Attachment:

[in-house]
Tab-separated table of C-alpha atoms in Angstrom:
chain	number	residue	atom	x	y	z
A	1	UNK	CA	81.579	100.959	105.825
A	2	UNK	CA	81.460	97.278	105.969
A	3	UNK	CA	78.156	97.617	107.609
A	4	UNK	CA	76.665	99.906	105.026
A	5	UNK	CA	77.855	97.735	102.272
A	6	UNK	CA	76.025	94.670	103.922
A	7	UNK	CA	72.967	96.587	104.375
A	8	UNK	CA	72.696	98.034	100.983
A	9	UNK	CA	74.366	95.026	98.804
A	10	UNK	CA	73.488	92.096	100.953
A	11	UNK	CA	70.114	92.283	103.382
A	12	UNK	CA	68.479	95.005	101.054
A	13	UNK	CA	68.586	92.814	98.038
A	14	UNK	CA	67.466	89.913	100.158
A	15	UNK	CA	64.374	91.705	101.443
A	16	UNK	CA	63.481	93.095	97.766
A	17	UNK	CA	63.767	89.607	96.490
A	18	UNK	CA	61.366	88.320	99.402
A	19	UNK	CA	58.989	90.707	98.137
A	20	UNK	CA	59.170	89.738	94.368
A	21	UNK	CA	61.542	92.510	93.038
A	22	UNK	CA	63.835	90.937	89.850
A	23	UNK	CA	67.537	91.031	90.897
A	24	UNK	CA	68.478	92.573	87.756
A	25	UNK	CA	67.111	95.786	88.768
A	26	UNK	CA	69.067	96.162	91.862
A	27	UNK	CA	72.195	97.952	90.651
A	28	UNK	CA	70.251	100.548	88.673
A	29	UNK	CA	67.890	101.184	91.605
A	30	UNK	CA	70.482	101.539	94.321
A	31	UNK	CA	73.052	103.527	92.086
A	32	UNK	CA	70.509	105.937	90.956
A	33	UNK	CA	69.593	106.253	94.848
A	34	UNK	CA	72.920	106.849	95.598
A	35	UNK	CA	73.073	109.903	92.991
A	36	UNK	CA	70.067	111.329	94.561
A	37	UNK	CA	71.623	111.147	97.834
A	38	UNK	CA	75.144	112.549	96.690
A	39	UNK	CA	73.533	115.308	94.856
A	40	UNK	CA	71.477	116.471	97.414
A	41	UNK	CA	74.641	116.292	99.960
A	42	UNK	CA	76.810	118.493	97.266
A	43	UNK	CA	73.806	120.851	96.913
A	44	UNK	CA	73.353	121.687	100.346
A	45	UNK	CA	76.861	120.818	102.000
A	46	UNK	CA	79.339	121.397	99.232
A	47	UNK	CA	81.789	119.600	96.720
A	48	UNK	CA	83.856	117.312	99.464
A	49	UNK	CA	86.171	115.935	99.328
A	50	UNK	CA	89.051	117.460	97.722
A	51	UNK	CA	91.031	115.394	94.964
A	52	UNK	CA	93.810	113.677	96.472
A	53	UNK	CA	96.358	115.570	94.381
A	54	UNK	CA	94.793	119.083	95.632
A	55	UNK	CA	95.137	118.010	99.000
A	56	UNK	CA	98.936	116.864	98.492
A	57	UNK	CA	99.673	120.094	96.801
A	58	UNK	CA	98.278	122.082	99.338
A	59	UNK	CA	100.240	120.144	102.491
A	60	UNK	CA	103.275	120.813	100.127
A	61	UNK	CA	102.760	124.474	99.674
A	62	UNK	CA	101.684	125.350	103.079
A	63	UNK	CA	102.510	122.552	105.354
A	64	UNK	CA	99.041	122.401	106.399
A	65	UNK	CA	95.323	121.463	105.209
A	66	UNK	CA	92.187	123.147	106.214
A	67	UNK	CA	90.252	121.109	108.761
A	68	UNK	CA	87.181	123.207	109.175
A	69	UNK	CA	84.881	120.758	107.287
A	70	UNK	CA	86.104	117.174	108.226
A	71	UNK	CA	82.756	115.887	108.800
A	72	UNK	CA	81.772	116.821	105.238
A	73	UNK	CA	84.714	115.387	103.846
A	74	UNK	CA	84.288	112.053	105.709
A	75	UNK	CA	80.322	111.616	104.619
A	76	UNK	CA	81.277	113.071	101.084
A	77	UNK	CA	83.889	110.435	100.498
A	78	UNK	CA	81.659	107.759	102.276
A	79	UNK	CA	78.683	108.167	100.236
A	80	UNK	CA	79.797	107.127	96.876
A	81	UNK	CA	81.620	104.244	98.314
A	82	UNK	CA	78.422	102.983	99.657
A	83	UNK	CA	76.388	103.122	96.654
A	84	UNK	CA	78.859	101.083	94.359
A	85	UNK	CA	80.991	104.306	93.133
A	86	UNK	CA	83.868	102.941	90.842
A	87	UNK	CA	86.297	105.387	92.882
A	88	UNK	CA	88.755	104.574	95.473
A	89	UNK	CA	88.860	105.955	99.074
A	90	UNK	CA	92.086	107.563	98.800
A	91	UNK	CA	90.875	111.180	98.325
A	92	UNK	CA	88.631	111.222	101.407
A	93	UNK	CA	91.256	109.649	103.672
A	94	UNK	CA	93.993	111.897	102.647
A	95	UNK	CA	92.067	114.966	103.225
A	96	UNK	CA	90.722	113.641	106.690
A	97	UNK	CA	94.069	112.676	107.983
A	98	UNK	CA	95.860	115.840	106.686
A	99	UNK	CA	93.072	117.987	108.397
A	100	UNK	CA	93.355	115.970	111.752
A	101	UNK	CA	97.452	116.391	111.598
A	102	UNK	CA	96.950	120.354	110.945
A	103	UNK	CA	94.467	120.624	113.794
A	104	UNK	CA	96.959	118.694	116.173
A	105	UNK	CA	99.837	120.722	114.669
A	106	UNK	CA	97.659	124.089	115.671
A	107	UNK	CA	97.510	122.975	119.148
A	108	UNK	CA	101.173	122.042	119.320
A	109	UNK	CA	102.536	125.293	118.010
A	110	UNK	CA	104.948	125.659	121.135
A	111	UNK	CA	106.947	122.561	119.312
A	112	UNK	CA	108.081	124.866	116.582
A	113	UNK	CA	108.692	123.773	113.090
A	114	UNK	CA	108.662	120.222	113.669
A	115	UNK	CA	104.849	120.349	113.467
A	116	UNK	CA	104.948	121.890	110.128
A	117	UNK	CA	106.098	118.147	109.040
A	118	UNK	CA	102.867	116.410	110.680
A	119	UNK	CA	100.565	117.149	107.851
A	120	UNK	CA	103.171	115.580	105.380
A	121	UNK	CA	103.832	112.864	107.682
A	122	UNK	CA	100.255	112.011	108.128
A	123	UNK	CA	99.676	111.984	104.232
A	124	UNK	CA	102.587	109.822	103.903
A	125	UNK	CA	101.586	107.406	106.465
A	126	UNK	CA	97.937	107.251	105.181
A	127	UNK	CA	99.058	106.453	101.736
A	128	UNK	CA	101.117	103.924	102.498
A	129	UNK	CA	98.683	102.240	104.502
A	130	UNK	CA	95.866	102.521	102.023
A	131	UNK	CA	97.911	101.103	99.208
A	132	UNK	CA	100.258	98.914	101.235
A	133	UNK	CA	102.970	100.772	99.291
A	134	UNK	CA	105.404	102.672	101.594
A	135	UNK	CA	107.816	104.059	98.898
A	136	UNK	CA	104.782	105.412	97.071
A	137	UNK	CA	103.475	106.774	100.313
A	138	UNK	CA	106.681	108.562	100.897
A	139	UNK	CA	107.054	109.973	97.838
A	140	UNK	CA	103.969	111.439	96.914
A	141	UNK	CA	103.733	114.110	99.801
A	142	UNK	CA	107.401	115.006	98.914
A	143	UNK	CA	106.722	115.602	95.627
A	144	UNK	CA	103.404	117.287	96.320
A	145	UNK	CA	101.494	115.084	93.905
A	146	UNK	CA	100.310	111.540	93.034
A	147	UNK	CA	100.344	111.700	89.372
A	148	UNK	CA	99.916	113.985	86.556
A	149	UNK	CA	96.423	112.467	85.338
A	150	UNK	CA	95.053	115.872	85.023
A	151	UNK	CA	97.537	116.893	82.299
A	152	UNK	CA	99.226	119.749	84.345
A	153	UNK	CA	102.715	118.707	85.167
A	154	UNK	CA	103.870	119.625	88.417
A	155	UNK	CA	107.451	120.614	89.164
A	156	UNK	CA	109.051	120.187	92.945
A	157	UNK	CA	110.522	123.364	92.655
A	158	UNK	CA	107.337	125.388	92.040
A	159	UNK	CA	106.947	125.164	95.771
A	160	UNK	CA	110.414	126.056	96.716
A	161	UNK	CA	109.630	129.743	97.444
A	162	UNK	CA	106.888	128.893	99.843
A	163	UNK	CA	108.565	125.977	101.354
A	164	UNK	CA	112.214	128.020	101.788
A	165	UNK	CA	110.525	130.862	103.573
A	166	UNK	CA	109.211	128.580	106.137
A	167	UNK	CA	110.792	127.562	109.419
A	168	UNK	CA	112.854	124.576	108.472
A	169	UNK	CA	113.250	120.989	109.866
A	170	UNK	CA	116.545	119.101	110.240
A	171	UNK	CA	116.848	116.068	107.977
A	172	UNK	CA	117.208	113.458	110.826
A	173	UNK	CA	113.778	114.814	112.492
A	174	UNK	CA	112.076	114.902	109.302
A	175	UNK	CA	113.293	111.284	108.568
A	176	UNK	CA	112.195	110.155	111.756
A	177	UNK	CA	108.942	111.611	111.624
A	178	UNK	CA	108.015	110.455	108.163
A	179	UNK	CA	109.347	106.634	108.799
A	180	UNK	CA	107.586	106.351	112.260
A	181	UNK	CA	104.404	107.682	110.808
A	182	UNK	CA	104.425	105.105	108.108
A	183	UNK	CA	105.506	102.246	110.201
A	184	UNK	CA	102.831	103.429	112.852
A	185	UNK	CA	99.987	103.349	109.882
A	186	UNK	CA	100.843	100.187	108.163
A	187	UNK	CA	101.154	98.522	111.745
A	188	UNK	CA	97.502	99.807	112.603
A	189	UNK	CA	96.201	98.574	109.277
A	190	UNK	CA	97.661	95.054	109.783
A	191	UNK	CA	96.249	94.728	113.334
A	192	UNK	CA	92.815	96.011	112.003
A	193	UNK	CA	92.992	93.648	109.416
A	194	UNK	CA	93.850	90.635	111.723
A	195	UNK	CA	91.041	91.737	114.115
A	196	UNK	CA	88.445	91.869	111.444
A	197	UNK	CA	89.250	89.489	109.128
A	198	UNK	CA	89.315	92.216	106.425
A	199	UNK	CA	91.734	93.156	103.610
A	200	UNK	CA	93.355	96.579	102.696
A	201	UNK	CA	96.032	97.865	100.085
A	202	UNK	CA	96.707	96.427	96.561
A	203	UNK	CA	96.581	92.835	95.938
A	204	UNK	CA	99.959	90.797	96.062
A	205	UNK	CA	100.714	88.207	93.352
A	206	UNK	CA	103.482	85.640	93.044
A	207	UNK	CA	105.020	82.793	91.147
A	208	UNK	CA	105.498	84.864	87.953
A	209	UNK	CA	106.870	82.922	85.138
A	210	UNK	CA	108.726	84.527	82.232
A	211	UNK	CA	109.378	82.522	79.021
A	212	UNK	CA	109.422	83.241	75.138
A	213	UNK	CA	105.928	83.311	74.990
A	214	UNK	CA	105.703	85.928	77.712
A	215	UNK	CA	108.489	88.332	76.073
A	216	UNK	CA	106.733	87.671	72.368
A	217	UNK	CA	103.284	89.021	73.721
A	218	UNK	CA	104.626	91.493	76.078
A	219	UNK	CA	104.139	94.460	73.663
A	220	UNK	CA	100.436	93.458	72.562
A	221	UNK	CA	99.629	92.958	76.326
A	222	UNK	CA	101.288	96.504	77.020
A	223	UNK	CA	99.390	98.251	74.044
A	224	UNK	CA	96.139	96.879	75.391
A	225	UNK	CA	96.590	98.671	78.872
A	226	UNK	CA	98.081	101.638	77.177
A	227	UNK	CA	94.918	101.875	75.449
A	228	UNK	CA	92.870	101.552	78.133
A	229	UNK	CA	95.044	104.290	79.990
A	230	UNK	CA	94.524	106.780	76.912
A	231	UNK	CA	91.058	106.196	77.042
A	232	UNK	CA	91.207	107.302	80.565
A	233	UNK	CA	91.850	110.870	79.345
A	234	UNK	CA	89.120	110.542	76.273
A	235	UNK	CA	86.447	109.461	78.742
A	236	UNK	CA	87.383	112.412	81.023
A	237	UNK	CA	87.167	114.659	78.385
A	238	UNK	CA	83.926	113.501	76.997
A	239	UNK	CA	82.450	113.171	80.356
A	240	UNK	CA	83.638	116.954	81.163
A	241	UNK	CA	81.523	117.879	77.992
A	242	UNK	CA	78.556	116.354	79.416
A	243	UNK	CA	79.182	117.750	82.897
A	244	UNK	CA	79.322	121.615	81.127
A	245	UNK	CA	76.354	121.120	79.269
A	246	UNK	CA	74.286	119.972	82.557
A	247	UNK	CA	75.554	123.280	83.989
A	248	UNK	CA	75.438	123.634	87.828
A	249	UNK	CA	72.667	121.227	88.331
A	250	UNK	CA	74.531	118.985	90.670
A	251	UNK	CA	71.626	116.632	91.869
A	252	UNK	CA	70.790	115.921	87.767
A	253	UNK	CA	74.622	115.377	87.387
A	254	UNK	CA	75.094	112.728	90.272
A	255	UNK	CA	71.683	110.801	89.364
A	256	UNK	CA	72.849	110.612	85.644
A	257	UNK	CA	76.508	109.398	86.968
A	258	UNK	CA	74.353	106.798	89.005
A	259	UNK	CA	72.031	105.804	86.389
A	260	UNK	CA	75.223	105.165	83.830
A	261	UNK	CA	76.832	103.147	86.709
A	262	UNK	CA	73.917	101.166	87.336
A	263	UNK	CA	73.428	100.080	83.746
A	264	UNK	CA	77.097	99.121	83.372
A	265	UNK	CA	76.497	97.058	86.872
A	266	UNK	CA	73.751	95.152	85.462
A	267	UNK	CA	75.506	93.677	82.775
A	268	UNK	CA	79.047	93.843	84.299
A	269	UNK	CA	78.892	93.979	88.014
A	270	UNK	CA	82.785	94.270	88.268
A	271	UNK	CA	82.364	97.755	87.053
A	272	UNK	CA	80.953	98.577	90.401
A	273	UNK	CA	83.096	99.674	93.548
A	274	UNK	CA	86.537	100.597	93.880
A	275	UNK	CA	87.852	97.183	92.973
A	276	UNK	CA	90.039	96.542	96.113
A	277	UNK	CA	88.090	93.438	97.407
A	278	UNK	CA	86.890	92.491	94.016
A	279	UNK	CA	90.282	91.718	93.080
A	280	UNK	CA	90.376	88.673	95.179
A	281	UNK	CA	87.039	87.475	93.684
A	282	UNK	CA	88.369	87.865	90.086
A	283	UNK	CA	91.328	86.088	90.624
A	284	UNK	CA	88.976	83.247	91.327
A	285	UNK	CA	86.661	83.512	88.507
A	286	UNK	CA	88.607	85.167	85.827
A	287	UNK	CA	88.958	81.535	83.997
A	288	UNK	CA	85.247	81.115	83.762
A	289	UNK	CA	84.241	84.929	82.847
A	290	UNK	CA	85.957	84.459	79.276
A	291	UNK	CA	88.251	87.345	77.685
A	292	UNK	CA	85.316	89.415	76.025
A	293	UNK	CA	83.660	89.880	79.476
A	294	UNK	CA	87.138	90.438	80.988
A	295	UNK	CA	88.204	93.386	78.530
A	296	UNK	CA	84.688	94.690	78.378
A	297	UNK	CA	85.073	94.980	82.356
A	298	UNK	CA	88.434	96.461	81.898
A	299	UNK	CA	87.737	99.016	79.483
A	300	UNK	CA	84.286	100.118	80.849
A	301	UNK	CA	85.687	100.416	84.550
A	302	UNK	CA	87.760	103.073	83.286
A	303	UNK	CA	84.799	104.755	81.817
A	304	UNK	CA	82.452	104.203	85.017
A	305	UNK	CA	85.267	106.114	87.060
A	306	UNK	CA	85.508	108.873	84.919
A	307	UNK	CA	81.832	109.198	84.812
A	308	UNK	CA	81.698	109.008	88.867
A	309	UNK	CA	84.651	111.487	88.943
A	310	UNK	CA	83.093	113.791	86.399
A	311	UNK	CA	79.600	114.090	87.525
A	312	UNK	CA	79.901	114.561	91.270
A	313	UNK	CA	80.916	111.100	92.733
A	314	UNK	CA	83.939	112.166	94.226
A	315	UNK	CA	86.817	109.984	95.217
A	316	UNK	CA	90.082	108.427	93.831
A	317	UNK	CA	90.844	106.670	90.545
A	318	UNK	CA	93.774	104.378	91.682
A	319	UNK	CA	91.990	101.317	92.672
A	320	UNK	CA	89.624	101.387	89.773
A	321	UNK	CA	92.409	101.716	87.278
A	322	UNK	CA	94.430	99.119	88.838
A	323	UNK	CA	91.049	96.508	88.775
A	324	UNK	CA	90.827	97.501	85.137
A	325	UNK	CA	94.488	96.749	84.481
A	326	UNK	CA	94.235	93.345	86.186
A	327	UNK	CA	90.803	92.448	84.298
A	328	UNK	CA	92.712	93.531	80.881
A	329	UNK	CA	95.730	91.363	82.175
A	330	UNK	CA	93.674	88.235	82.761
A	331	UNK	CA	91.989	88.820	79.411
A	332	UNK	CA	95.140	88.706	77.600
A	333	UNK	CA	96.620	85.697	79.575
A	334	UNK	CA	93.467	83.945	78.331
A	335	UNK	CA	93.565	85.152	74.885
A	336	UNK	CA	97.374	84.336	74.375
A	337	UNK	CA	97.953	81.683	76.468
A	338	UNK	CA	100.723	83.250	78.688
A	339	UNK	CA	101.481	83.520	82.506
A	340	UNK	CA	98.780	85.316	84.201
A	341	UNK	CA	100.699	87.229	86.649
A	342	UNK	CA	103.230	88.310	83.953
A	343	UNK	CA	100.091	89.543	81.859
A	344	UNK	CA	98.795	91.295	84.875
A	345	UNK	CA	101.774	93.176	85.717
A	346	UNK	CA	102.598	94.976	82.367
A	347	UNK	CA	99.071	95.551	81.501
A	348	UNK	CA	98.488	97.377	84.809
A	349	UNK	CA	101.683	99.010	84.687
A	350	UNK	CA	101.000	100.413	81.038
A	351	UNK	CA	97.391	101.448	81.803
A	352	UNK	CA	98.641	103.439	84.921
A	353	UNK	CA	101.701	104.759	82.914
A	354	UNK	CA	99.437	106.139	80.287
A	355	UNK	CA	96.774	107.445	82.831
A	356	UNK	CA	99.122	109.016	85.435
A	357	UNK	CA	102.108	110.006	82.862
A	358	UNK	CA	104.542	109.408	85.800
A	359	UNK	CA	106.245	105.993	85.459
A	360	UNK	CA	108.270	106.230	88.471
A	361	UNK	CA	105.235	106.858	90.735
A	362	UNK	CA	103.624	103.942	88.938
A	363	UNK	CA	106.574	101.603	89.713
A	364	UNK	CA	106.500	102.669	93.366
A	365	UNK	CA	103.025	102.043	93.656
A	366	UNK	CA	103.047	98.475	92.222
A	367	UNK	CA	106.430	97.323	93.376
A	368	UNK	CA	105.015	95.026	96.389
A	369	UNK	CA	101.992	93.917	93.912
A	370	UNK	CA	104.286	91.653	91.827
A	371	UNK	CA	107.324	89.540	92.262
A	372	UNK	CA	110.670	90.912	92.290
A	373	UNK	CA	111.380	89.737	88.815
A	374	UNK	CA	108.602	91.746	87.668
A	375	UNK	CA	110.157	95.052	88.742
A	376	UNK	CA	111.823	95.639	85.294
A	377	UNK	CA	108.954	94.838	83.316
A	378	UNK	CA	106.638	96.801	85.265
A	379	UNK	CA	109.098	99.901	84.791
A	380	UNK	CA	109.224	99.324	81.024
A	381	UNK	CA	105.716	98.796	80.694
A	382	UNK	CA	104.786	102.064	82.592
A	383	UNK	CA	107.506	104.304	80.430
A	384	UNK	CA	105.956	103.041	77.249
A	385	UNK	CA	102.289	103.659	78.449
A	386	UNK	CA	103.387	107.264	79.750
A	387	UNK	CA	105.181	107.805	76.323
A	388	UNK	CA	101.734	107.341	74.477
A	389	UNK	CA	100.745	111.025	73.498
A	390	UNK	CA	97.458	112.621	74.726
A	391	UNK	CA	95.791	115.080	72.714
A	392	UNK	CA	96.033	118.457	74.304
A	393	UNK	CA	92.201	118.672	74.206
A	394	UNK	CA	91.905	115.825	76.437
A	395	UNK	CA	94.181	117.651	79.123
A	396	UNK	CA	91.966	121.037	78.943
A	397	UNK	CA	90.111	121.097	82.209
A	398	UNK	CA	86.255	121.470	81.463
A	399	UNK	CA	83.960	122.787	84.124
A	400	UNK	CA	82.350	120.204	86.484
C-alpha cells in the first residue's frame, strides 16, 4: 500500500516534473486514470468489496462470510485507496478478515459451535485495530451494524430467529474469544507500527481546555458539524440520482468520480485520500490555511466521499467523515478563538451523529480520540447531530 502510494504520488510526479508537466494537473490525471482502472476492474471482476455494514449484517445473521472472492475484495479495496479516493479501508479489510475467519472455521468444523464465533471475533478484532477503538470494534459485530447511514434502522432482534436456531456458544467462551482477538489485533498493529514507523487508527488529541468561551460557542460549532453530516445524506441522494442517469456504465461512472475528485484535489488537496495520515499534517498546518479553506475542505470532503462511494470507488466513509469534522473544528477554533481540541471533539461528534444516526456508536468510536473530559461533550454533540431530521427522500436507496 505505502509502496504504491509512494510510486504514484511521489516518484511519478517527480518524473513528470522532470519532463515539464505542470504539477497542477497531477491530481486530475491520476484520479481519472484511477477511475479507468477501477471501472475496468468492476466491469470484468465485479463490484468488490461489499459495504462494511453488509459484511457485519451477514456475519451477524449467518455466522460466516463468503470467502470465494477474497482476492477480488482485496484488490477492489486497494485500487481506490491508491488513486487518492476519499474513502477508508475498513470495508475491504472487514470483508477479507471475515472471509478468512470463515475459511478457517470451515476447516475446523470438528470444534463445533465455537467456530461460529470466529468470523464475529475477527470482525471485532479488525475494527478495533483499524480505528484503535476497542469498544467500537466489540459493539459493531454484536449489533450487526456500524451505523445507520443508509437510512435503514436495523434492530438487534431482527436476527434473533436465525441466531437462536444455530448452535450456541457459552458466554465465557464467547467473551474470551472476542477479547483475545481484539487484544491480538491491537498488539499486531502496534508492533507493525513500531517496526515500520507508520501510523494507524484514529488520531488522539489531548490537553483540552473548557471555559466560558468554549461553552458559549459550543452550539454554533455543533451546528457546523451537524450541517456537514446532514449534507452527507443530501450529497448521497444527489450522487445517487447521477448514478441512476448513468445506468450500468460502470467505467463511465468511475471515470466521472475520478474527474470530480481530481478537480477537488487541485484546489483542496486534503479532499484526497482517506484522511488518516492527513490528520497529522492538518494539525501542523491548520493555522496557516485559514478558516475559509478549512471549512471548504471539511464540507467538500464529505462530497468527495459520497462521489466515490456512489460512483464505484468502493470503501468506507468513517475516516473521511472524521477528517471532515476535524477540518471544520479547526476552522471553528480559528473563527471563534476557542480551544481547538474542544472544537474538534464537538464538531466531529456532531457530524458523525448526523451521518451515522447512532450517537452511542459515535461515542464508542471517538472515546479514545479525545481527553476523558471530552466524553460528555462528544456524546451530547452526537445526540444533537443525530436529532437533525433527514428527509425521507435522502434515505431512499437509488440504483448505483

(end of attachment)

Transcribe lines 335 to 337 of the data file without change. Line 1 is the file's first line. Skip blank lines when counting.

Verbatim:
A	332	UNK	CA	95.140	88.706	77.600
A	333	UNK	CA	96.620	85.697	79.575
A	334	UNK	CA	93.467	83.945	78.331